A Friday Reflection – During the Year of Consecrated Life
During this Year of Consecrated Life I am prayerfully reading Vita Consecrata. This is a post-synodal Apostolic Exhortation written by Saint John Paul the Great about Consecrated Life and its gift and mission to the Church. I thought the following an inspiring point to share with you on a Friday – the day we recall Christ’s “beautiful” act of Self-Gift.
The Paschal dimension of the consecrated life
24. In the different forms of life inspired by the Spirit throughout history, consecrated persons discover that the more they stand at the foot of the Cross of Christ, the more immediately and profoundly they experience the truth of God who is love. It is precisely on the Cross that the One who in death appears to human eyes as disfigured and without beauty, so much so that the bystanders cover their faces (cf. Is 53:2-3), fully reveals the beauty and power of God’s love.
Saint Augustine says: “Beautiful is God, the Word with God … He is beautiful in heaven, beautiful on earth; beautiful in the womb, beautiful in his parents’ arms, beautiful in his miracles, beautiful in his sufferings; beautiful in inviting to life, beautiful in not worrying about death, beautiful in giving up his life and beautiful in taking it up again; he is beautiful on the Cross, beautiful in the tomb, beautiful in heaven. Listen to the song with understanding, and let not the weakness of the flesh distract your eyes from the splendour of his beauty.”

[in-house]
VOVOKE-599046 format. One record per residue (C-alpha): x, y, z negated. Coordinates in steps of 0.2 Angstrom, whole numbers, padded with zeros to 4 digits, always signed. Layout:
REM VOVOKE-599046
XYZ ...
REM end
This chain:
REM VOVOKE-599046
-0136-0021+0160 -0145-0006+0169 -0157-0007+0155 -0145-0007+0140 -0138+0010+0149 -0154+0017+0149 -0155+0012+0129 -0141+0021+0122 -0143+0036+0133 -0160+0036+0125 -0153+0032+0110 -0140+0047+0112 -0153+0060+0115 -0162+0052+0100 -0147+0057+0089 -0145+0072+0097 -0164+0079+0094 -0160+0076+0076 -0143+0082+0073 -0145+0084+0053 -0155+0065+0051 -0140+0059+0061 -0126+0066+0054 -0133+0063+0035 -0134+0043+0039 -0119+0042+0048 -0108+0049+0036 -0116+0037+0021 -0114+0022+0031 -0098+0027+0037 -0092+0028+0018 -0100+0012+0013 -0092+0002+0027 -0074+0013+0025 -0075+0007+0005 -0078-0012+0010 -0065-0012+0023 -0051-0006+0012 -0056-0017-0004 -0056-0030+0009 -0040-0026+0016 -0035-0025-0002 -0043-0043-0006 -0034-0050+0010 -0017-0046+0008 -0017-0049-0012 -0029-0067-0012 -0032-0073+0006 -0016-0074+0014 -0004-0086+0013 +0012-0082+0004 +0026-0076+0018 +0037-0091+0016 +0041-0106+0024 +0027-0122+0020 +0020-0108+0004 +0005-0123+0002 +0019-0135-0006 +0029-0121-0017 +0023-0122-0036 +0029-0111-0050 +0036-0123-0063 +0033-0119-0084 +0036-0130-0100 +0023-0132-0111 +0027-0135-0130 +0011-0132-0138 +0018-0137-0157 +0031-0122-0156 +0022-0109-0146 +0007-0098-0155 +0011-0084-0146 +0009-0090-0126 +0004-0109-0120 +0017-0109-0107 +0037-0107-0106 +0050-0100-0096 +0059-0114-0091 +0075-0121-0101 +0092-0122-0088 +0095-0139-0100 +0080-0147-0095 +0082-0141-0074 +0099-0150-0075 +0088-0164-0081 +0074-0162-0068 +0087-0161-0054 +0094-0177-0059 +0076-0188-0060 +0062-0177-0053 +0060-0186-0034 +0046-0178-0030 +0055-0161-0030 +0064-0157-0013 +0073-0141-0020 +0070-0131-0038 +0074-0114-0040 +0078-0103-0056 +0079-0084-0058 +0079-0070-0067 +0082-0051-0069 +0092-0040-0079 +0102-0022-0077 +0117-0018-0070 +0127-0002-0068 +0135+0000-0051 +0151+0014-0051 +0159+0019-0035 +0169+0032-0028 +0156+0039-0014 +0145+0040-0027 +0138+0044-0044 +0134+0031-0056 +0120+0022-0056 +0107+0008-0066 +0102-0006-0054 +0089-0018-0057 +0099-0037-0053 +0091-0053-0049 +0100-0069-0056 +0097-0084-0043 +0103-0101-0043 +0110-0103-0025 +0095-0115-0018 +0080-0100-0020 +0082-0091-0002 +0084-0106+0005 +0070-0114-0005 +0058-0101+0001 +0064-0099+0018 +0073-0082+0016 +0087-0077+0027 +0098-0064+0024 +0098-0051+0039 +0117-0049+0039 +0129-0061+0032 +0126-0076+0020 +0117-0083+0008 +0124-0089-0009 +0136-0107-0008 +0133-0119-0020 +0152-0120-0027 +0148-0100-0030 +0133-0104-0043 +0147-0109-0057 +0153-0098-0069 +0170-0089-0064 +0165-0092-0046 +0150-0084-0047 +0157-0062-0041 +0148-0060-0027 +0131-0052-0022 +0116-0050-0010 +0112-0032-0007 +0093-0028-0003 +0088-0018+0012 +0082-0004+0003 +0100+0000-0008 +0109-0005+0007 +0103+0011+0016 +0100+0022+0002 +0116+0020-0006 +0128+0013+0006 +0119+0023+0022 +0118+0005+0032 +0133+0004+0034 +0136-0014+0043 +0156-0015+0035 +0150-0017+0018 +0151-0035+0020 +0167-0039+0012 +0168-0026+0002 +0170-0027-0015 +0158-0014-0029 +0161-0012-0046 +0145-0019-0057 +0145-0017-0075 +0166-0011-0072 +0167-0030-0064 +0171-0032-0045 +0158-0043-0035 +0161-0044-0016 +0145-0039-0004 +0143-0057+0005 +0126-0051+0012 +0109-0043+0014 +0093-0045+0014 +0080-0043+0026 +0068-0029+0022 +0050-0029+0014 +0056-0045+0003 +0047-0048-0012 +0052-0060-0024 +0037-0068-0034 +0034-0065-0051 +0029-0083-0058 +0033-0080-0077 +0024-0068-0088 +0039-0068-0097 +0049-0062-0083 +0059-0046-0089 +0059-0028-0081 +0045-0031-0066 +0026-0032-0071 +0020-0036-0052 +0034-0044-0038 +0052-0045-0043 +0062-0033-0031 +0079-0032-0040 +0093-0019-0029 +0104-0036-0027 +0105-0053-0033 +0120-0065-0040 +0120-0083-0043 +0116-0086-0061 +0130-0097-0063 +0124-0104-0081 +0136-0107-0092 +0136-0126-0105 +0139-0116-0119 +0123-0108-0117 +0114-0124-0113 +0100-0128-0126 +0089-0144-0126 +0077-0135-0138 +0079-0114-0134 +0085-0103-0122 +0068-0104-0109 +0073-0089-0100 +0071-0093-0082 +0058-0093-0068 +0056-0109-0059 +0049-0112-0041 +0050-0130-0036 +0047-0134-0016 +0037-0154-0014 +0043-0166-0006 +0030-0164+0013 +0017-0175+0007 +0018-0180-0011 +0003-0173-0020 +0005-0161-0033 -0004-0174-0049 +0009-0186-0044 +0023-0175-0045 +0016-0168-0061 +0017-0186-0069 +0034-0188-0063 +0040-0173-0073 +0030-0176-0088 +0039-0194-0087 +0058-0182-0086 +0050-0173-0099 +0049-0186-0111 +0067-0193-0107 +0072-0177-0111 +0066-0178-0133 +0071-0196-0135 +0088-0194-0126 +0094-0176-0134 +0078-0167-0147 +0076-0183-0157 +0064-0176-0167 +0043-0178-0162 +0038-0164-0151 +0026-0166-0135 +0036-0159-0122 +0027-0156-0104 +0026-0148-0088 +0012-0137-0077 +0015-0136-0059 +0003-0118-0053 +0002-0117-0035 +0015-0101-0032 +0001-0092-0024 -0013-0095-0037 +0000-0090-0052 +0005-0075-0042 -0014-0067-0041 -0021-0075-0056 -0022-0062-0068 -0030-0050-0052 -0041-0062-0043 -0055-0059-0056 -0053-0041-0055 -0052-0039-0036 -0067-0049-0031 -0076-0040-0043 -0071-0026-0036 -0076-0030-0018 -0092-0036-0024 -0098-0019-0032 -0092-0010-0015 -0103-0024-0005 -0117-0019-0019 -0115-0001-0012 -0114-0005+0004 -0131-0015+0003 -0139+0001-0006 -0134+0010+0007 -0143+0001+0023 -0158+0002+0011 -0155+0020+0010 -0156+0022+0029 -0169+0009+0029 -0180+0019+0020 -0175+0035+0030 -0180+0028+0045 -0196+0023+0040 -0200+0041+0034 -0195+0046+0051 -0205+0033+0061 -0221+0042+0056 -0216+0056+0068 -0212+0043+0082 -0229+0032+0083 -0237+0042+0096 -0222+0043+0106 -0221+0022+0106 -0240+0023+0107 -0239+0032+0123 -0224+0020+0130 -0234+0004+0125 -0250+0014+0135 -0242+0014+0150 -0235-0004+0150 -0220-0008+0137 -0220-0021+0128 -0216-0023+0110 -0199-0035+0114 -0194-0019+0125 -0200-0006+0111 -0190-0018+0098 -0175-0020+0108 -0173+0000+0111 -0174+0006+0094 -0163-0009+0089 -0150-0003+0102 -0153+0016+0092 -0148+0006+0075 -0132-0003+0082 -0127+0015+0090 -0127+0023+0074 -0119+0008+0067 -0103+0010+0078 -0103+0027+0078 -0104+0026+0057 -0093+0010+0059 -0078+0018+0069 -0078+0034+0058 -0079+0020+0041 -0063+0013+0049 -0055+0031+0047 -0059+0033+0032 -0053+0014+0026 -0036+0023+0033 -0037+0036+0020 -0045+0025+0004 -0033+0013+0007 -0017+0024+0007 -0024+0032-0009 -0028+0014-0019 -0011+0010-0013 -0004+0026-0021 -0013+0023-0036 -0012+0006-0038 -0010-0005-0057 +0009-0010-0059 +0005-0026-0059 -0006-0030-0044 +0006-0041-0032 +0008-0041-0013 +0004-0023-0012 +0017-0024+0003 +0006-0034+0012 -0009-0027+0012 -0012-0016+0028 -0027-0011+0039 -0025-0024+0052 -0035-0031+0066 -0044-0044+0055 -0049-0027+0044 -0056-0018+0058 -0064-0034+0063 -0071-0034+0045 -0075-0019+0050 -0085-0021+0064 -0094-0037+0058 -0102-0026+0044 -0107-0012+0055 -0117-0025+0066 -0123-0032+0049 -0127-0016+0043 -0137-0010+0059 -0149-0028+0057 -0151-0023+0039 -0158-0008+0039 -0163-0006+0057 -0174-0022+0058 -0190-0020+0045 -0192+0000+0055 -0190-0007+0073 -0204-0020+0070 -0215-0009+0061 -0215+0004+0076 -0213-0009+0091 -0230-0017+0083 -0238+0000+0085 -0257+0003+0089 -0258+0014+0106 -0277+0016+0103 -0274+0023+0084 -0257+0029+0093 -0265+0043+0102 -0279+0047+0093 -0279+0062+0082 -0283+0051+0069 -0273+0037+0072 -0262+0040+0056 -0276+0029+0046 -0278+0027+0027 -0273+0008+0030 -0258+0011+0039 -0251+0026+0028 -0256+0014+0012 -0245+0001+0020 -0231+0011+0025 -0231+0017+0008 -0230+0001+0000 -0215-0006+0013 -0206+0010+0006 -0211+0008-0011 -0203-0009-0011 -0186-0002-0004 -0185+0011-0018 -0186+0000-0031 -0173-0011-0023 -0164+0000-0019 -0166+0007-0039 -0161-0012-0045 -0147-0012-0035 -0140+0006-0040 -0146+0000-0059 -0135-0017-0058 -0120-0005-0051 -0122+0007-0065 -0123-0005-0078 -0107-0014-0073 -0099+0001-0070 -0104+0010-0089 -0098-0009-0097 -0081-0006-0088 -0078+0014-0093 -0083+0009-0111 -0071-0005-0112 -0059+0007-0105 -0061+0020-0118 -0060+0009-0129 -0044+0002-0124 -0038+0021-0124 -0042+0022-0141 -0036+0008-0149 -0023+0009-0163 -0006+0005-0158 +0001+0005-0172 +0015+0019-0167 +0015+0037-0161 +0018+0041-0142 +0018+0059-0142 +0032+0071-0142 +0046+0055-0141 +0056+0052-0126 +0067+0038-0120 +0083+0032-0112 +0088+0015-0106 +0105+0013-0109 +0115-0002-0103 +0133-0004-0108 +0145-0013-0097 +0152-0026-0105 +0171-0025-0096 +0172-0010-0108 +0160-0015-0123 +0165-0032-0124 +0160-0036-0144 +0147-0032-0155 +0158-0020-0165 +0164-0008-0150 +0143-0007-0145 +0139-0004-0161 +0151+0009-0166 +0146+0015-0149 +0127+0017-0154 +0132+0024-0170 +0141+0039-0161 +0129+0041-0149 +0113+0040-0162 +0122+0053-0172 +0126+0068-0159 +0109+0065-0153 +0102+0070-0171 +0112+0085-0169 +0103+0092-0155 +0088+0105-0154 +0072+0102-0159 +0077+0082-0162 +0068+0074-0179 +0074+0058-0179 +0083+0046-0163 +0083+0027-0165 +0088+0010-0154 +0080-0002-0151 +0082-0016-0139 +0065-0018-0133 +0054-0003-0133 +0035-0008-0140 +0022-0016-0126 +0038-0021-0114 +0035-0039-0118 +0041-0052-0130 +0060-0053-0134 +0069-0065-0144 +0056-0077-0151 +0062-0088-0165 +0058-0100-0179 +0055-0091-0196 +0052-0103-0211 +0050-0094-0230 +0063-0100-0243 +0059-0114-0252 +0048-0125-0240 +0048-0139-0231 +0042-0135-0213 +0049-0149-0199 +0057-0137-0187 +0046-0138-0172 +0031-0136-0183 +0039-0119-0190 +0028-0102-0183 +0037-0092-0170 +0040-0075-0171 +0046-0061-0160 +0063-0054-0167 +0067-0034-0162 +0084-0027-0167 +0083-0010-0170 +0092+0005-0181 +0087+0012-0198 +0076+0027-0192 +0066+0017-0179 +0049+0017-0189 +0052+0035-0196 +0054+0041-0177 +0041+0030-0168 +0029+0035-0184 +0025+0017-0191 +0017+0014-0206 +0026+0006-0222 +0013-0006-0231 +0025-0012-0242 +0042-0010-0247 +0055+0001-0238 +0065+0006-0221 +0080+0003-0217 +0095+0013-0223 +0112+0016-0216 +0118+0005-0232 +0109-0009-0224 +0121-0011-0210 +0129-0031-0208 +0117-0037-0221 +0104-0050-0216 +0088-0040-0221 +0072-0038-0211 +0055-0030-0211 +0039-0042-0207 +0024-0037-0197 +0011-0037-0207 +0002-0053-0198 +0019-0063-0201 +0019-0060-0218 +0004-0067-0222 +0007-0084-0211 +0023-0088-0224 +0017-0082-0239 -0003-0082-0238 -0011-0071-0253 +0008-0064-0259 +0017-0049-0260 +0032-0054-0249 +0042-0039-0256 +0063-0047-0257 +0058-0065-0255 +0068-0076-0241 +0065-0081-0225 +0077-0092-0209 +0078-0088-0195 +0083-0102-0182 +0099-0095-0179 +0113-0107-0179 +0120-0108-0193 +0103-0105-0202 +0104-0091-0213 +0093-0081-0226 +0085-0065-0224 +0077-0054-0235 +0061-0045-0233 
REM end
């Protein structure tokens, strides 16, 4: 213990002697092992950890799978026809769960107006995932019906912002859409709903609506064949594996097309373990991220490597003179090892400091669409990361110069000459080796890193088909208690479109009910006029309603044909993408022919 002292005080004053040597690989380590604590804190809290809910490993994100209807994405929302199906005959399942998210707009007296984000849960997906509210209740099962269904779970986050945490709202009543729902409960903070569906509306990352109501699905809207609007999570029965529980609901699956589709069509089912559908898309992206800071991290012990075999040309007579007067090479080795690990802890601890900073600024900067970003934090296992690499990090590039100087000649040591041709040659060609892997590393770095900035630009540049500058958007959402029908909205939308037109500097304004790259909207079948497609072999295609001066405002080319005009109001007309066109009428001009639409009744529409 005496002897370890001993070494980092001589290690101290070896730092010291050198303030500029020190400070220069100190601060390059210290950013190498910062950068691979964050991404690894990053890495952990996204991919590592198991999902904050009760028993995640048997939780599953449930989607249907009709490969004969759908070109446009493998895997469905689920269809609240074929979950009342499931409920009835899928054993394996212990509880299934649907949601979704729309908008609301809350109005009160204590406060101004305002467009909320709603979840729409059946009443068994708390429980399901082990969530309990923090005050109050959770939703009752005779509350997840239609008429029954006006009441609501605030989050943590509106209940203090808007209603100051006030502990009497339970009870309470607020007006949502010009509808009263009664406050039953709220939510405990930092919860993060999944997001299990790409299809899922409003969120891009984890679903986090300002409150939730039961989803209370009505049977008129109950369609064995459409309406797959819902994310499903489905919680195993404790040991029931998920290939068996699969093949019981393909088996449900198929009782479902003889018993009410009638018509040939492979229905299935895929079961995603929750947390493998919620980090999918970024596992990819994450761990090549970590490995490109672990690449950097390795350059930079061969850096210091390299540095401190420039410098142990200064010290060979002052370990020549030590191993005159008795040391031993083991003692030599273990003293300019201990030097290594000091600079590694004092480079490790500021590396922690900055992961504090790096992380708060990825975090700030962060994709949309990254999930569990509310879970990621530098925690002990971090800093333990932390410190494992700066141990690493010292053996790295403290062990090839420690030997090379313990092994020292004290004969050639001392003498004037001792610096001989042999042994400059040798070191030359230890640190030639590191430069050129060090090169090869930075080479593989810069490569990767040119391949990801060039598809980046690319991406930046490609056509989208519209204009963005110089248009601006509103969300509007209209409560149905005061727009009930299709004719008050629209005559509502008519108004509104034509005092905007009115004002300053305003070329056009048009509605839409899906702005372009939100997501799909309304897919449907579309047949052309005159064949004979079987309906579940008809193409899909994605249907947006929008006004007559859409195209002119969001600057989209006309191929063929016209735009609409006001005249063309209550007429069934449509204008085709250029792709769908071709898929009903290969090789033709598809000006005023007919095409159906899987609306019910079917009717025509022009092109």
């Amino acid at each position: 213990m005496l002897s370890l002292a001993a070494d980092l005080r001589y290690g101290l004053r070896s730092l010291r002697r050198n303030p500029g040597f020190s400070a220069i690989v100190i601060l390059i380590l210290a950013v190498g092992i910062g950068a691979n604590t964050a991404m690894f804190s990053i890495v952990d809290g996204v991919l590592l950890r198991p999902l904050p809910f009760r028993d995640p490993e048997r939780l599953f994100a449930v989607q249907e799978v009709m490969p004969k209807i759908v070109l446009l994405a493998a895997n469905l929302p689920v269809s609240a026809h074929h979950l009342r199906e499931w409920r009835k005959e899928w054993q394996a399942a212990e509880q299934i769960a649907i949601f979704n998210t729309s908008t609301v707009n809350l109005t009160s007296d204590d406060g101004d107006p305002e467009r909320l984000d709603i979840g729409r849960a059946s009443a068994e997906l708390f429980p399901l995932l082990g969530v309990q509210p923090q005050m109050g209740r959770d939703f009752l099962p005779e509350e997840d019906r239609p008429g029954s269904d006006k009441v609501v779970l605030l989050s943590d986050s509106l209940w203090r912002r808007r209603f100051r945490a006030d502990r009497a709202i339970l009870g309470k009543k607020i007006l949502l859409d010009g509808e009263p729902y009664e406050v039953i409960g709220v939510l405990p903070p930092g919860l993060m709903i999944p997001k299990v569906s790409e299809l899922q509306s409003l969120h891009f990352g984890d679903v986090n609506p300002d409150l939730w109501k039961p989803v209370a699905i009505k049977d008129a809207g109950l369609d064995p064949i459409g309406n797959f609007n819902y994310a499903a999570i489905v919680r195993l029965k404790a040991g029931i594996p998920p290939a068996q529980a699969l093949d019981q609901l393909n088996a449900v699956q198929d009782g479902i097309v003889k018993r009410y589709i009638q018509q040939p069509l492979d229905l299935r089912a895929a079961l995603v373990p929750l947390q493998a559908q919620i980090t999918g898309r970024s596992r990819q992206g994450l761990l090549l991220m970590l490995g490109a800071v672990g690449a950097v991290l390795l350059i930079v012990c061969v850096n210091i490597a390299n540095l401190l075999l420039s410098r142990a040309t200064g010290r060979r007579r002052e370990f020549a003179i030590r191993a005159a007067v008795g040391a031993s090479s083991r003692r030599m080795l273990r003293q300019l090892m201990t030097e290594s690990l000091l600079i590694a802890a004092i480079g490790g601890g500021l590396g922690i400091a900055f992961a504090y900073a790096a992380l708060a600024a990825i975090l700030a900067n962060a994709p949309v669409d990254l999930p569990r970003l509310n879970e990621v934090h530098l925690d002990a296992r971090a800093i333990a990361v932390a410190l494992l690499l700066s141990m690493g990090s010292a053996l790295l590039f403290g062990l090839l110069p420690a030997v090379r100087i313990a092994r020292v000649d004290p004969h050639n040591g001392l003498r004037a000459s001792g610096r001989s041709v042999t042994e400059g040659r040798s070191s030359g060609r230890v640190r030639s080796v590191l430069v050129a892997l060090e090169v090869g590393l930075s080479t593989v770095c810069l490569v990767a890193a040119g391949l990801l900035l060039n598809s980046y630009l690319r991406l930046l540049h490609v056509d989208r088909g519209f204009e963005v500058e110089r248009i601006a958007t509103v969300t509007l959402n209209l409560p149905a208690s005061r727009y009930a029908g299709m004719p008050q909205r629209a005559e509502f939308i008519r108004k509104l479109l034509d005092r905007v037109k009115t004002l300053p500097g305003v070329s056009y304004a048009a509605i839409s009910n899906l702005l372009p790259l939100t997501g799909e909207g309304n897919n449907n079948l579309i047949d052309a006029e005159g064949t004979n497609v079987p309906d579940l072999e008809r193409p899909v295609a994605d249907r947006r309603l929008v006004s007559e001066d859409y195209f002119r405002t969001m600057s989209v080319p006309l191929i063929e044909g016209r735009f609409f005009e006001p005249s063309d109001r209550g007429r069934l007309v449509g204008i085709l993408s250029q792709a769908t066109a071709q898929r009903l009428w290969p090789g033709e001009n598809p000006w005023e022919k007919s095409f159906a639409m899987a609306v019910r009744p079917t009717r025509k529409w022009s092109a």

The consecrated life reflects the splendour of this love because, by its fidelity to the mystery of the Cross, it confesses that it believes and lives by the love of the Father, Son and Holy Spirit. In this way it helps the Church to remain aware that the Cross is the superabundance of God’s love poured out upon this world, and that it is the great sign of Christ’s saving presence, especially in the midst of difficulties and trials. This is the testimony given constantly and with deeply admirable courage by a great number of consecrated persons, many of whom live in difficult situations, even suffering persecution and martyrdom.
Their fidelity to the one Love is revealed and confirmed in the humility of a hidden life, in the acceptance of sufferings for the sake of completing in their own flesh “what is lacking in Christ’s afflictions” (Col 1:24), in silent sacrifice and abandonment to God’s holy will, and in serene fidelity even as their strength and personal authority wane.
Fidelity to God also inspires devotion to neighbor, a devotion which consecrated persons live out not without sacrifice by constantly interceding for the needs of their brothers and sisters, generously serving the poor and the sick, sharing the hardships of others and participating in the concerns and trials of the Church.